Decisional regeneration, sometimes referred to as decision theology, is the belief that a person must make a decision for Christ, consciously accepting Him as Savior, in order to be saved. According to decision theology, the new birth occurs when someone 1) hears the gospel, 2) is convicted of the truth of the gospel, 3) understands the need for salvation, and 4) chooses to accept Christ rather than reject Him. Often, the decision to accept Christ is marked by an action such as walking an aisle, praying a "sinner’s prayer," signing a decision card, or similar activity.
Detractors of decision theology consider it a misleading and dangerous teaching because it gives man too much control over his salvation. Some see decisional regeneration (salvation depends on making a decision) akin to baptismal regeneration (salvation depends on being baptized) and other works-based systems. If salvation is by grace, then it is an internal work of the Holy Spirit, occurring at the time of His choosing. Decisional regeneration, on the other hand, posits that the moment of salvation occurs when someone makes a choice to “accept Christ.” This, say opponents, is tantamount to salvation by works, because exercising the will is a human work and therefore cannot be part of salvation.
Some are opposed to decision theology because it risks associating a spiritual event with a physical action. Telling someone to "make a decision for Christ" and to "express" that decision outwardly fosters the notion that salvation is synonymous with walking an aisle or reciting a prayer instead of being the work of the Holy Spirit (John 3:8). This false association, in turn, can lead to false conversions, because someone who walks an aisle after a sermon may think he is saved (on the basis of an emotional experience), when there has been no work of God in his heart. Also, the detractors of decision theology are quick to point out that nowhere in the Bible are "decisions for Christ" mentioned, nor is anyone commanded to "accept Christ" or to "ask Him into your heart."
Further, Scripture says that man in his natural state is incapable of choosing Christ. He is "dead" in sin (Ephesians 2:1), he cannot please God (Romans 8:8), and he is utterly helpless to come to God on his own (John 6:44-45). There is "no one who seeks God" (Romans 3:11); an unsaved person is unable to "accept the things that come from the Spirit of God" (1 Corinthians 2:14). This being the case, asking a non-Christian to make a decision for Christ is like asking a corpse to dance. Divine intervention is necessary.
Central to the debate over decision theology is the debate over monergism vs. synergism. Is salvation God’s work or man’s—or both? Monergism, closely allied with Calvinism and its tenet of irresistible grace, teaches that God is solely responsible for all aspects of our salvation. God sovereignly saves without any cooperation from us whatsoever, even giving us the faith to believe (Ephesians 2:8-9). Synergism teaches that we cooperate in our salvation to some degree. Decisional regeneration can be seen as synergistic in that we must decide to accept Christ—a very limited cooperation, but cooperation nonetheless.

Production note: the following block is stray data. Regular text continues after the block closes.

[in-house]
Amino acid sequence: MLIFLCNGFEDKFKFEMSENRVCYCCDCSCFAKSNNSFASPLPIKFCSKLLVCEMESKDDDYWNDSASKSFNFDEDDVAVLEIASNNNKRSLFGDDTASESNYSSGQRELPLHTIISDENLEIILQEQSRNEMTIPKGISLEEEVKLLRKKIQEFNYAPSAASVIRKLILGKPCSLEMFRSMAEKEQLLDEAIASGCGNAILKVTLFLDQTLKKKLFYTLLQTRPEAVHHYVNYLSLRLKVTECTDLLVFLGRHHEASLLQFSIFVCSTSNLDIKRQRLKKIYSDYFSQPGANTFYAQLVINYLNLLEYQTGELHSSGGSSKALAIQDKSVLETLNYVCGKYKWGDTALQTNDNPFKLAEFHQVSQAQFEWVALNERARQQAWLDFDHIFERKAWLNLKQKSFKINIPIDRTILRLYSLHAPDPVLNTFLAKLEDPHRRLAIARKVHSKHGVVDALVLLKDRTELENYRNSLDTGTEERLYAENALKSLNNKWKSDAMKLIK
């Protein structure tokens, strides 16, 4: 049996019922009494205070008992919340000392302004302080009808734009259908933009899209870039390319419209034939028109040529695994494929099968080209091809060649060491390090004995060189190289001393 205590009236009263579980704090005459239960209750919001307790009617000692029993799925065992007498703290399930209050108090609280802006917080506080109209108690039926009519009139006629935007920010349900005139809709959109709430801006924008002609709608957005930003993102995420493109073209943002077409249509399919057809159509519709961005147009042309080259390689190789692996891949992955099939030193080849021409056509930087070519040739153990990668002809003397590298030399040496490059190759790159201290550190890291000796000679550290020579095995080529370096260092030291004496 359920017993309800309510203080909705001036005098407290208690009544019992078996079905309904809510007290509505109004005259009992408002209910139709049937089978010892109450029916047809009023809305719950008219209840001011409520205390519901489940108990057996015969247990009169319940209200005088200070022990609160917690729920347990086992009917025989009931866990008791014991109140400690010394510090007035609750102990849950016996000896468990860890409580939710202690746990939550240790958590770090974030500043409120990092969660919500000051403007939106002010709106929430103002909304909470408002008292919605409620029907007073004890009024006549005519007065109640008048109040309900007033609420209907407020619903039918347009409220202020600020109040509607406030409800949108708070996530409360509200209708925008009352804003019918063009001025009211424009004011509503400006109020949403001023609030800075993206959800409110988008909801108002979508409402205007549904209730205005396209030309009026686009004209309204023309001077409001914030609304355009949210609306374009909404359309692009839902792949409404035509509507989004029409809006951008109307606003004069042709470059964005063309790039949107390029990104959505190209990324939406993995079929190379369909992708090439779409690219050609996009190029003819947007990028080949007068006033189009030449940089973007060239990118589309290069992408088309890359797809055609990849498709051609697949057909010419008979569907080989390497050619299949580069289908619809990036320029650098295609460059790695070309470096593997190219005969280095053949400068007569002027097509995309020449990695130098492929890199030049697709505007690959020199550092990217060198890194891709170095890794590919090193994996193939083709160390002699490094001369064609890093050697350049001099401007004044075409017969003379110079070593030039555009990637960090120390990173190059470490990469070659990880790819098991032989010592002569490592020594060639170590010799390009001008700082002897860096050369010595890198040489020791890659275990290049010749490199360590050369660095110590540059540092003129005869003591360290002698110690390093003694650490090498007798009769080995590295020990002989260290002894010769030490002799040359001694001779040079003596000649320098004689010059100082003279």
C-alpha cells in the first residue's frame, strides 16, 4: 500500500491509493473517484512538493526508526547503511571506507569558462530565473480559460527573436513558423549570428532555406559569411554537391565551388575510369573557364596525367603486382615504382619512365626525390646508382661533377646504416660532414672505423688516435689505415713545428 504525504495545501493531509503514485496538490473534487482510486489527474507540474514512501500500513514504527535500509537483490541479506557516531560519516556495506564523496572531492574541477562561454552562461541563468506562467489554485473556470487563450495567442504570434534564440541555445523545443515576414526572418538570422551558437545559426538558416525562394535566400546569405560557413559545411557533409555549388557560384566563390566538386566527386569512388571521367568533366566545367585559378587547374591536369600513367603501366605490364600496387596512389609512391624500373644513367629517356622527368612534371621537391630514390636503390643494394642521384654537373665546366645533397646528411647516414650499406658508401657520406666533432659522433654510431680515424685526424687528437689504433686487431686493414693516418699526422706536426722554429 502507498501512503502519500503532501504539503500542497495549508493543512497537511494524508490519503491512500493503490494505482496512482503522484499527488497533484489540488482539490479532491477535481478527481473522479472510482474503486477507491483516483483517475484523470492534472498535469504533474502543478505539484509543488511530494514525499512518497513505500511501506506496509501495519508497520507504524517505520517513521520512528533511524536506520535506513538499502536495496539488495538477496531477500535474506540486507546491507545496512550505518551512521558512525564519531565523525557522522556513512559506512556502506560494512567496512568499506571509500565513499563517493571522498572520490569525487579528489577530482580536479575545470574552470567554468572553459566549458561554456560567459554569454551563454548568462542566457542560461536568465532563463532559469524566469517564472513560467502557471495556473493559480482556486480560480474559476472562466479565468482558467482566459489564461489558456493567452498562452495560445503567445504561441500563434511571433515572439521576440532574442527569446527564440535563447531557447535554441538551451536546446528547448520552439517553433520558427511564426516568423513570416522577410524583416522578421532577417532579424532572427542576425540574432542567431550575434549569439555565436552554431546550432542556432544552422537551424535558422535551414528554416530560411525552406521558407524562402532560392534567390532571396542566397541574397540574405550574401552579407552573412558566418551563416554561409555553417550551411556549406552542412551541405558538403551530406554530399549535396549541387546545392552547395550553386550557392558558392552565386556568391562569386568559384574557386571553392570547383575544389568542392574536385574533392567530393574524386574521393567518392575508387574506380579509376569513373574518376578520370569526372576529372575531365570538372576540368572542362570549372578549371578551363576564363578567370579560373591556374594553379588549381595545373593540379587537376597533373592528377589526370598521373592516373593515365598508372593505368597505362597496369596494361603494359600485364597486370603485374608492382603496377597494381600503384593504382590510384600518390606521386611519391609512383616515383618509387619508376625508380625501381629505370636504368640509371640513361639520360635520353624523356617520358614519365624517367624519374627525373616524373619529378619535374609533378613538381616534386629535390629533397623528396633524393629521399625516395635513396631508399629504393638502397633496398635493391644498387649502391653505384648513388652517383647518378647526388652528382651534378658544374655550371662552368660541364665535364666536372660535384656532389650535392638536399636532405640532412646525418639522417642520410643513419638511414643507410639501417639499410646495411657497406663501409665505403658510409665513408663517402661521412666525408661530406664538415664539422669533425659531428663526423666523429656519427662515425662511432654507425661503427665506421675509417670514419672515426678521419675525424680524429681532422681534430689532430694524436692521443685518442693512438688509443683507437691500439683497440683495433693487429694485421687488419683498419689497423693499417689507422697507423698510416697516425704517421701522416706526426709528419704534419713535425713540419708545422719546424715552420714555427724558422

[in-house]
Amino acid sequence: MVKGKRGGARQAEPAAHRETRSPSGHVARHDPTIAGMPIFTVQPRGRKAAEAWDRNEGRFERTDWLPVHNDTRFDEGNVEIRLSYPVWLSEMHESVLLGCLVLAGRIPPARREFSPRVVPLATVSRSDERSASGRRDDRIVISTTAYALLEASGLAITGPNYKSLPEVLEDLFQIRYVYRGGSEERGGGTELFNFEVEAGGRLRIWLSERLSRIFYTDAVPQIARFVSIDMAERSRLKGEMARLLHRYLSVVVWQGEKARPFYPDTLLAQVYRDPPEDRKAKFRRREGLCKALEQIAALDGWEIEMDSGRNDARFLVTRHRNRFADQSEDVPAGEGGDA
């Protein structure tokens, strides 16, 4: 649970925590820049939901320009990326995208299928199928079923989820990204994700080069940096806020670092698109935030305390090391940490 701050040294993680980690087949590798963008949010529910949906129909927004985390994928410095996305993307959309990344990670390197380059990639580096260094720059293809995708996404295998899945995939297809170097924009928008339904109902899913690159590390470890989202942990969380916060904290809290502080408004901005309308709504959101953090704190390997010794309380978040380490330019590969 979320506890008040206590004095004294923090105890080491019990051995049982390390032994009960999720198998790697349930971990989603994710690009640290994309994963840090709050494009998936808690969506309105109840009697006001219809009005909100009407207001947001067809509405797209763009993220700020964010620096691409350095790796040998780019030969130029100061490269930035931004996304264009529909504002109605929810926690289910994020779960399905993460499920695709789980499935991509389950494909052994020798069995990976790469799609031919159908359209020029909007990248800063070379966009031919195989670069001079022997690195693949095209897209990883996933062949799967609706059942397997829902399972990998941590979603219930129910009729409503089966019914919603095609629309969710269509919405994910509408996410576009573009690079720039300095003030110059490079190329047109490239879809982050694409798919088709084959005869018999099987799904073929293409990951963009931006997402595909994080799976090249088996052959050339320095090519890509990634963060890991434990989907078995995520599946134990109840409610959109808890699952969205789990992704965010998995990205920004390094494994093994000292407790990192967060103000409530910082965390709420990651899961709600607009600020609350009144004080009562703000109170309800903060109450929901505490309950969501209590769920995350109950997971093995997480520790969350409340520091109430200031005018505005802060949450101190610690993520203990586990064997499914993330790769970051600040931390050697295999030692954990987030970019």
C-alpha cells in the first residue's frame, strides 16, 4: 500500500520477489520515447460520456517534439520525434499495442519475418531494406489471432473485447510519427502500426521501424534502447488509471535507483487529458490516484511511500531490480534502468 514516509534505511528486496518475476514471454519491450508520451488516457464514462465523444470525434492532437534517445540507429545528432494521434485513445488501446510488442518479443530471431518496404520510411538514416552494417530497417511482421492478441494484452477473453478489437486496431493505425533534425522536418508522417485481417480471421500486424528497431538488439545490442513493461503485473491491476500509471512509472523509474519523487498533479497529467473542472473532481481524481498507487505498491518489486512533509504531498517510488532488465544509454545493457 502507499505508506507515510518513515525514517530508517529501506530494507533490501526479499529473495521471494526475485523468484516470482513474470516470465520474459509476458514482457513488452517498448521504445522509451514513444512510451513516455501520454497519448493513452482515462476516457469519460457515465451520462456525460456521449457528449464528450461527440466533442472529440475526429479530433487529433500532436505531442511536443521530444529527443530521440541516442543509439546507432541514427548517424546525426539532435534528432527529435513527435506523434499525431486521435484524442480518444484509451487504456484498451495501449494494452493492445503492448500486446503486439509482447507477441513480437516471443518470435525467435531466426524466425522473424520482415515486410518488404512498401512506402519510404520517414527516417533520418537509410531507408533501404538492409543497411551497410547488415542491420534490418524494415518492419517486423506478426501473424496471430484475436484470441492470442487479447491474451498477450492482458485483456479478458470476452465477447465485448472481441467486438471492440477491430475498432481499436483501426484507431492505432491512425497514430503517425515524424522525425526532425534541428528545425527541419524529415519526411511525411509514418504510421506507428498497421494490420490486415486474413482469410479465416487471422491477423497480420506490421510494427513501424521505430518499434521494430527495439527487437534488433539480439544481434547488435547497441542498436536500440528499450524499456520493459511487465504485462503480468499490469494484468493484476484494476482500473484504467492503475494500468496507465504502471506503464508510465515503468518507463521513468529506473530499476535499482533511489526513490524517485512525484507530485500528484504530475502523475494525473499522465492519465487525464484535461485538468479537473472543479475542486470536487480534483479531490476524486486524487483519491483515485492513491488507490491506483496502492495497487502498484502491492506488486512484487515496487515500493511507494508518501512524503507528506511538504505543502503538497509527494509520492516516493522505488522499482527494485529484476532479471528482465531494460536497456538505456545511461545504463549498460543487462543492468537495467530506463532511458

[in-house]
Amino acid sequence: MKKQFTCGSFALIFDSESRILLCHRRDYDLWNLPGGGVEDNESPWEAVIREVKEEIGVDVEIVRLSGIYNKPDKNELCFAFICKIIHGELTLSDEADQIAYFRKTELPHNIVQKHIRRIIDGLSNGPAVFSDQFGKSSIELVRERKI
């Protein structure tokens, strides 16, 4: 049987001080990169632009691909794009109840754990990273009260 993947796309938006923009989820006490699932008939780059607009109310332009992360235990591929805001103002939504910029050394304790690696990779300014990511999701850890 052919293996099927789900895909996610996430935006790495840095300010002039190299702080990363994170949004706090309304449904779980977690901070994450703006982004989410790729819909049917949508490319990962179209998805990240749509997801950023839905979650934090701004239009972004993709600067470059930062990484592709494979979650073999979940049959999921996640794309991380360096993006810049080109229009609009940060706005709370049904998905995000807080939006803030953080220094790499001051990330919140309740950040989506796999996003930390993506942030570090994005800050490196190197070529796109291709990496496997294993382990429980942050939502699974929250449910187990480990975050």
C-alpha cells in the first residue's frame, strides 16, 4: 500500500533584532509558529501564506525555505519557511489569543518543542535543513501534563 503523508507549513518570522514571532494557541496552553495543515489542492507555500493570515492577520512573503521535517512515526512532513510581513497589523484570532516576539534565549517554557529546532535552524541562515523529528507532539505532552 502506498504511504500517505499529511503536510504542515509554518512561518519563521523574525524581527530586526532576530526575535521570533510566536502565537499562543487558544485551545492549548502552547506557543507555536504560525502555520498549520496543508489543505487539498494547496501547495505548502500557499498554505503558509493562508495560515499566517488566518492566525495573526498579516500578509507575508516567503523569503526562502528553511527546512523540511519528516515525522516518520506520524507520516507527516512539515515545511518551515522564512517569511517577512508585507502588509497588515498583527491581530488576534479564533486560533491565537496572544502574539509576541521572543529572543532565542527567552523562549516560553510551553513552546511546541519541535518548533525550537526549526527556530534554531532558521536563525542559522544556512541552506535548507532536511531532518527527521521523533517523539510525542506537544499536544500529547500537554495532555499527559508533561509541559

The Bible is clear that salvation is totally the work of God. We can do nothing to secure salvation for ourselves (Romans 3:20). The Lord chooses us (John 15:16), draws us to Himself (John 6:44), gives us life (John 14:6), and preserves us (John 10:28). The new birth is not the result "of human decision" (John 1:13). Just as the Lord brought life to the valley of dry bones (Ezekiel 37), Jesus "gives life to whom he is pleased to give it" (John 5:21). At the same time, the Bible commands everyone to repent (Acts 3:19, 17:30) and to believe in Christ (Acts 16:31). While the words "make a decision for Christ" are not used in Scripture, the fact that we are commanded to repent seems to imply an exercise of the will.
How is one saved? By grace through faith—and even faith is a gift created through the hearing of God’s Word (Romans 10:17). Salvation does not come by walking an aisle or raising a hand. Saying a prayer does not save anyone. Reading and agreeing with the salvation pages on GotQuestions.org cannot save. Salvation is making a new spiritual creation, something only the Holy Spirit can accomplish.
Does this mean that it is wrong for an evangelist to hold an ”altar call” after his message? Not at all. However, we must be careful never to attribute our spiritual peace with God to a physical act of our own. Coming to the front of a church is not the same thing as coming to Christ. Also, we should remember that simply "making a decision" of some kind is not what saves us; it is the all-powerful, sovereign work of God in Christ that saves. Rather than calling on people to "invite Jesus to come in," it would perhaps be better to urge them to repent of their sin and cast themselves on the mercy of God in Christ.